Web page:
Hey Mr. Green,
I burn wood to heat my home. Otherwise, I use electric heat when I’m away from home. How can I determine my carbon footprint using the wood versus using electricity?
--Dot in Central New York
The comparative size of your carbon footprint depends on the source of your electric power and the quality of your wood burner. If the electric power used to heat your home is generated from coal or other fossil fuels, then your footprint might be bigger than if you're burning wood in a new, efficient, EPA-approved firebox or stove. But if you've got an old, inefficient stove or a traditional fireplace, your footprint could be way bigger than with electric heat. Also remember that you’ve got a major environmental tradeoff here: Even if the new wood burner has a smaller carbon footprint, per unit of energy it still releases a lot more other pollutants into the air than a coal-burning power plant, and it releases them right where you and your neighbors breathe. Burning wood to heat a home emits 250 times as much global-warming methane as burning coal in a power plant.
Electric heating is not such a great choice either. This is because only around 35 percent of the energy in coal gets converted to electricity; the rest is lost as heat, friction, turning the dynamo, and so on.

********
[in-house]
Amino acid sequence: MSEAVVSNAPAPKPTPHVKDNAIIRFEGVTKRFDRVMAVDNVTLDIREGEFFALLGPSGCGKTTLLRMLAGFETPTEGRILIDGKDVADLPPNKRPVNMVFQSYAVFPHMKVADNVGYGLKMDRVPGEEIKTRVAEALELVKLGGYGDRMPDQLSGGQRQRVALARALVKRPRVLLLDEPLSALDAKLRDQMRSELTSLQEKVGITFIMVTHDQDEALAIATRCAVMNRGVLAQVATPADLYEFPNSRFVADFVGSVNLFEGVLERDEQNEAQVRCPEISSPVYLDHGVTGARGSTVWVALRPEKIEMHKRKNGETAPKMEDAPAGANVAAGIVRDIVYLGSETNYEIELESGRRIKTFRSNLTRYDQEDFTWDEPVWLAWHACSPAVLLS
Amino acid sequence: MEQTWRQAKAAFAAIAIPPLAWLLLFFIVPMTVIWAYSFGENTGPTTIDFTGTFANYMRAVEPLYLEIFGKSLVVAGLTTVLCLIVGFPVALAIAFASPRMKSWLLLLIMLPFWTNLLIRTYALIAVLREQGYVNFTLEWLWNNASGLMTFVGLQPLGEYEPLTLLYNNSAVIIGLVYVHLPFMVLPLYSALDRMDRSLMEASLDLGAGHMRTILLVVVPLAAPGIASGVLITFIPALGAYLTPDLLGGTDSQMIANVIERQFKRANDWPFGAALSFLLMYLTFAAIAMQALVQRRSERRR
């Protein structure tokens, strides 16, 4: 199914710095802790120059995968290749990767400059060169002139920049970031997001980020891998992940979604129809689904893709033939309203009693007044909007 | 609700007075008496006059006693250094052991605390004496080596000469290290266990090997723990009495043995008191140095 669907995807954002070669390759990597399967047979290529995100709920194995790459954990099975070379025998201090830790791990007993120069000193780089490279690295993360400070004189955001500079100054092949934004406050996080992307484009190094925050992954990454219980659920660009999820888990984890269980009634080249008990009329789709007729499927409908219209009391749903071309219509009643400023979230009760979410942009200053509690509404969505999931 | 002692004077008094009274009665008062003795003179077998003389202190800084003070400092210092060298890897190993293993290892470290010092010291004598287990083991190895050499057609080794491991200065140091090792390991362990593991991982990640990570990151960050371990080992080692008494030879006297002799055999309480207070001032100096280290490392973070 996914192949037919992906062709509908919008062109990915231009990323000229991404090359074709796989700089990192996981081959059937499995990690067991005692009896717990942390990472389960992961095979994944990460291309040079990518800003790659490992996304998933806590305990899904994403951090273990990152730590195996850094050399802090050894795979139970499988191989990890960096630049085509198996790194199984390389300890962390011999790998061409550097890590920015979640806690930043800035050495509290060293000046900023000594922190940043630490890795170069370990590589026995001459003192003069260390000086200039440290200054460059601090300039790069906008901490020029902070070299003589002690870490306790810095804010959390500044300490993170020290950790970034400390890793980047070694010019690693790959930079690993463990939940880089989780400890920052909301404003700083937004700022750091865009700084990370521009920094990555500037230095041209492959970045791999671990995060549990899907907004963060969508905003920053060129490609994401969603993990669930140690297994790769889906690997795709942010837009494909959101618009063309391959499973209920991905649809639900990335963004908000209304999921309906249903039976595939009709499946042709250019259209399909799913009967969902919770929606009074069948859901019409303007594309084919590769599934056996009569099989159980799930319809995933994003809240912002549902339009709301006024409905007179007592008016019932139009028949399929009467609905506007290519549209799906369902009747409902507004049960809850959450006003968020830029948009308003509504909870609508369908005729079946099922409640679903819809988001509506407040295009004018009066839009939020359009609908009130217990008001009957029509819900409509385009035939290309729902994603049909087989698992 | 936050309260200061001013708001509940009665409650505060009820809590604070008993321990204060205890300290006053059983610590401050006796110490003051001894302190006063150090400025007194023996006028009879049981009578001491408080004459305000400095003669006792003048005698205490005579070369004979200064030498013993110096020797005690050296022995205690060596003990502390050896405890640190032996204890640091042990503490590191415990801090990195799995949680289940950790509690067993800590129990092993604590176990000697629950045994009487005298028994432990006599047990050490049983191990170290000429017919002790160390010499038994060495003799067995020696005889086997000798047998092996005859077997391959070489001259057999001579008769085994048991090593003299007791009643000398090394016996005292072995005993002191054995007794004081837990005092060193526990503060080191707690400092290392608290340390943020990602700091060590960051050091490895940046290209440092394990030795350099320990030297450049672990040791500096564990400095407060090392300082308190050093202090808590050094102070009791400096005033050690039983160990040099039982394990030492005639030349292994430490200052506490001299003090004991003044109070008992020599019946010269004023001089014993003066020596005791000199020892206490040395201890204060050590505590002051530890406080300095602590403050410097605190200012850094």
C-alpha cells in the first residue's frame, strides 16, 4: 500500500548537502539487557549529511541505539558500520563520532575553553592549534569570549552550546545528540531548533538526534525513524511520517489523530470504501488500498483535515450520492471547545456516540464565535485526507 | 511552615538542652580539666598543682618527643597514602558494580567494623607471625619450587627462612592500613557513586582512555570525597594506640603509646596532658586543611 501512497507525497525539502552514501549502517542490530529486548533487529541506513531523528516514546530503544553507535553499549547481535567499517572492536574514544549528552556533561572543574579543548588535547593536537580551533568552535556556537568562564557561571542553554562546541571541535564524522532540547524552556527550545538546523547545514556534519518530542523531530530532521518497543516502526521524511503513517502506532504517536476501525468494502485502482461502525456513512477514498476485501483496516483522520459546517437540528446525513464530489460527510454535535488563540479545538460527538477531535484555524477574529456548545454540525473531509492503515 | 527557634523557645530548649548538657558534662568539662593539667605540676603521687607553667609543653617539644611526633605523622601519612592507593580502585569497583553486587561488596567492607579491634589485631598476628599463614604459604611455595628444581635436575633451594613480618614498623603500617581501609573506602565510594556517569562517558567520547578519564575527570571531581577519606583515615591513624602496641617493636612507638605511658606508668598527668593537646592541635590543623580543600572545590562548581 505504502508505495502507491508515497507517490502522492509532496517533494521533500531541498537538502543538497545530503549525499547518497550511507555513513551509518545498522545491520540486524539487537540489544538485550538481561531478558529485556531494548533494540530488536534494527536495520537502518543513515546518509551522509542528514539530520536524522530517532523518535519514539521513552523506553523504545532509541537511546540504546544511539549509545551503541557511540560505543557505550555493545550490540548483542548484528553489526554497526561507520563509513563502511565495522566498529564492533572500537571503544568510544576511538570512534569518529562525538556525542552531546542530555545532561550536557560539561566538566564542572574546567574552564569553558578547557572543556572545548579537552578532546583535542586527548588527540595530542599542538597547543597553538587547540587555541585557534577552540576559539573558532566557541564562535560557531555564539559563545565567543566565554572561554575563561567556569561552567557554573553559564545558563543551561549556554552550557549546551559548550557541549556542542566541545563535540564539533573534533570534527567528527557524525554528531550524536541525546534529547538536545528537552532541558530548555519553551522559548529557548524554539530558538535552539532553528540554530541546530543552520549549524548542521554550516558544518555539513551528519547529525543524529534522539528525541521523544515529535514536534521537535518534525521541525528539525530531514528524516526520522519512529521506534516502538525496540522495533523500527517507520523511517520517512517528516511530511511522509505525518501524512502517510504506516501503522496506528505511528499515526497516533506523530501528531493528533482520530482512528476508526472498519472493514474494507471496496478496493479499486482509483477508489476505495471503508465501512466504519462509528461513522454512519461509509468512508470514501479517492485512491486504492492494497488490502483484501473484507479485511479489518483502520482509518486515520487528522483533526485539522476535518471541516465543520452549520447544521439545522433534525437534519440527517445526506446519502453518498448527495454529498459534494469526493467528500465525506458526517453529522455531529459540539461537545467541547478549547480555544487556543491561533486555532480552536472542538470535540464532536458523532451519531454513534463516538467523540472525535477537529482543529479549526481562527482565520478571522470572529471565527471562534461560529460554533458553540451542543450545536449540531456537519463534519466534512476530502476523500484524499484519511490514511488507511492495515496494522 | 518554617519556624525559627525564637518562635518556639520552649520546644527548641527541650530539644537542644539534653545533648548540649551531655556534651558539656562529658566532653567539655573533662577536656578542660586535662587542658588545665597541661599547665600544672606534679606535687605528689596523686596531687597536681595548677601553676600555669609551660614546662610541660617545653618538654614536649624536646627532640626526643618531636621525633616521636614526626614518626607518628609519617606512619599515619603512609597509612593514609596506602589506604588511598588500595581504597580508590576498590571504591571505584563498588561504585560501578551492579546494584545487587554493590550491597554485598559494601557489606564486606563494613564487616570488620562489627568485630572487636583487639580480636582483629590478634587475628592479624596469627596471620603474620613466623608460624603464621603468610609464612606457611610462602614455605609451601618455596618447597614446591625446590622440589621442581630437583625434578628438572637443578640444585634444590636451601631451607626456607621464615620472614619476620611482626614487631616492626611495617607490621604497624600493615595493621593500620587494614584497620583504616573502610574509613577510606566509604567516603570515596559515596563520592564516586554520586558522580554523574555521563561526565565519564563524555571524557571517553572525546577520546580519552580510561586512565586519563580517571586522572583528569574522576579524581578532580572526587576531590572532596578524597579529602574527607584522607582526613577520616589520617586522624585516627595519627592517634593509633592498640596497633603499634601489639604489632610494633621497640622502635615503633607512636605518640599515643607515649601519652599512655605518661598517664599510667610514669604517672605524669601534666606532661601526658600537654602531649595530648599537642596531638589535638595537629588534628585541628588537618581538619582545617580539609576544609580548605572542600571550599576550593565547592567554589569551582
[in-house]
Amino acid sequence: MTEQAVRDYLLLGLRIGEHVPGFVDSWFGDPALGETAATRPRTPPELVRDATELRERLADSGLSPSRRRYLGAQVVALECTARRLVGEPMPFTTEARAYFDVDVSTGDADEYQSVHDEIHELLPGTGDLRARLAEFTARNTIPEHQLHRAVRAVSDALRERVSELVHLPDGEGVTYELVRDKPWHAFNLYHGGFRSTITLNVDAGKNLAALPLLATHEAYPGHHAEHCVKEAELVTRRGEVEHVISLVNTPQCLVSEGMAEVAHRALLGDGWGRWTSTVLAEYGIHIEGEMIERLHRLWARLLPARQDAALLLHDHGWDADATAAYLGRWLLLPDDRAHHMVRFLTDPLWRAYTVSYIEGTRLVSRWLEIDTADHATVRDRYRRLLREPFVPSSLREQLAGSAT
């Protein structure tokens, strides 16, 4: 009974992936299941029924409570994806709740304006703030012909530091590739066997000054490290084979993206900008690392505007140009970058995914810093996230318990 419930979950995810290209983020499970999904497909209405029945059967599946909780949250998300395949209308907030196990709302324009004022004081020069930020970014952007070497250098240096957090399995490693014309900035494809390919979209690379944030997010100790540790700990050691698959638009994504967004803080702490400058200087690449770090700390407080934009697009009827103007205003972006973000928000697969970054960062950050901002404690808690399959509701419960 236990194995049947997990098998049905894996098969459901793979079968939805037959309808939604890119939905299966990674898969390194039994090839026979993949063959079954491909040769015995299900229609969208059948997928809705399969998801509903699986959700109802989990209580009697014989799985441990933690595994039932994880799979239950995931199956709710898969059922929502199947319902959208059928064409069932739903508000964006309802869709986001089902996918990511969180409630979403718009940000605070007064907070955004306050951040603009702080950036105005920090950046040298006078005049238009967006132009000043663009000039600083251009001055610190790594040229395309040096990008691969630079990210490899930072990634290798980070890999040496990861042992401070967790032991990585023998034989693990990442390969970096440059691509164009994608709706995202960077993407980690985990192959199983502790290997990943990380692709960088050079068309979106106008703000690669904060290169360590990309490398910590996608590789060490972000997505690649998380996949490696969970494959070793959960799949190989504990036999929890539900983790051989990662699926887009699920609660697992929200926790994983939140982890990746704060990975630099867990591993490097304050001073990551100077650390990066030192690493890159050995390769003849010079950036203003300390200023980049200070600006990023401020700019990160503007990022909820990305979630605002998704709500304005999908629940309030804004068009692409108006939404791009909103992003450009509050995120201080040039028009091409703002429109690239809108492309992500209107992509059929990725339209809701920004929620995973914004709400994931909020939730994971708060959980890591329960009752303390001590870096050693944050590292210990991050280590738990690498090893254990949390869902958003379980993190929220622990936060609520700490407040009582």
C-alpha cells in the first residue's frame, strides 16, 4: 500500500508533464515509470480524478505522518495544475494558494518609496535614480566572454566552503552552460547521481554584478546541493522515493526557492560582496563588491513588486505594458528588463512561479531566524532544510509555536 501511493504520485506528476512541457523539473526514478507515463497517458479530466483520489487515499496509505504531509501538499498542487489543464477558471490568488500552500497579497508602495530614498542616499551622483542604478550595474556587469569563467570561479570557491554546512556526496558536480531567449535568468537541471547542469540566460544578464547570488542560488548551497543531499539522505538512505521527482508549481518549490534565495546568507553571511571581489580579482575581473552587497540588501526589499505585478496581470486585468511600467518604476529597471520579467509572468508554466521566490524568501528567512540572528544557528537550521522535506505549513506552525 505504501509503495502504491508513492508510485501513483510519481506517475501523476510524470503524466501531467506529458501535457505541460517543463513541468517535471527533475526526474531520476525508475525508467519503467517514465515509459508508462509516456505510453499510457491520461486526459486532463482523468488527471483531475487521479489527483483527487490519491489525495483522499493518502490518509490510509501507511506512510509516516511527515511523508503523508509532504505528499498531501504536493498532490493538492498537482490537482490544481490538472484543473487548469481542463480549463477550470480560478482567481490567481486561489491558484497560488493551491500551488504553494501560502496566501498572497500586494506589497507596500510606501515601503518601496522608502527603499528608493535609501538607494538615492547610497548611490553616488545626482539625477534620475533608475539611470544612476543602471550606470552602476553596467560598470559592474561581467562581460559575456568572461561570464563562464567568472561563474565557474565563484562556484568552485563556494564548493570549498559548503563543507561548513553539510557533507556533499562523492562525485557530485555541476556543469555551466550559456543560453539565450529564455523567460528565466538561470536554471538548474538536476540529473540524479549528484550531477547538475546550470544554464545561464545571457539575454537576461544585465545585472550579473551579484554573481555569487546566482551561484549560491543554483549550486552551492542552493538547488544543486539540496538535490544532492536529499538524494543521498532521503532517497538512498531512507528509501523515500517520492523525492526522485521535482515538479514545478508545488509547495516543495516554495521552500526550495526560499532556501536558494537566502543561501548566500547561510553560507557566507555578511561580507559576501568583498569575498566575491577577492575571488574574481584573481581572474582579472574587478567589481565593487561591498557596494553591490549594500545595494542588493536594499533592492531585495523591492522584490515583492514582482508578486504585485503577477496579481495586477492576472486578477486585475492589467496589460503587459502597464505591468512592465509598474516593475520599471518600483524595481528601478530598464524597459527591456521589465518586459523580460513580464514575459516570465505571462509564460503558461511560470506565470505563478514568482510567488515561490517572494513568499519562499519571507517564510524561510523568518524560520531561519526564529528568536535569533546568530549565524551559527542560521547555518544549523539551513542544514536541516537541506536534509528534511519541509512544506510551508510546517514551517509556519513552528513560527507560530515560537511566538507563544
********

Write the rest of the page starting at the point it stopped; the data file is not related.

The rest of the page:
To calculate the difference between your two sources, you need to think in terms of British thermal units (Btus) and kilowatt-hours (kWh). Really, it's not hard. Bear with me. Since a typical generator's efficiency is only 35 percent, producing one Btu worth of electricity requires about 3 times as many Btus worth of coal to get the same amount of heat from electricity that you’d get from direct combustion of the coal. Since the carbon emissions generated to produce a Btu from burning wood are only a bit less than burning coal, to get 1 Btu from your wood, the total carbon dioxide released from the stove is roughly half that of coal-sourced electric power, provided you had a modern 75 percent-efficient wood stove. But if you've got an ancient stove, or an old-fashioned fireplace, which can be less than 15 percent efficient, then your carbon footprint could zoom up two or three times higher than with electric heat.
Of course, it’s not as easy to regulate the heat in a wood burner as in an electric heater, so you could end up burning more wood than you really need, pushing your carbon footprint up.
Yes, I know, some optimists will object that burning wood actually has no carbon footprint because wood is a "biofuel" and a "renewable" resource, and trees that replace the tree cut for firewood will absorb the global-warming carbon dioxide given off when wood is burned. This is true in the long run, but if we're serious about global warming, there is no long run, as I've already demonstrated here. The reasoning is simple: Even one of the fastest-growing, quickest-sequestering trees that sprouts up today would require 50 years or more to absorb the carbon emitted by burning a single cord (128 cubic feet) of wood (about the amount in a foot-thick 40-foot-long log). With slower growers, we’re talking a century or so. The twin morals of this story are: 1) Be sure to turn your heat down to 55 or lower when you’re out of the house or asleep, and 2) Beware of exaggerated promises about carbon offsets.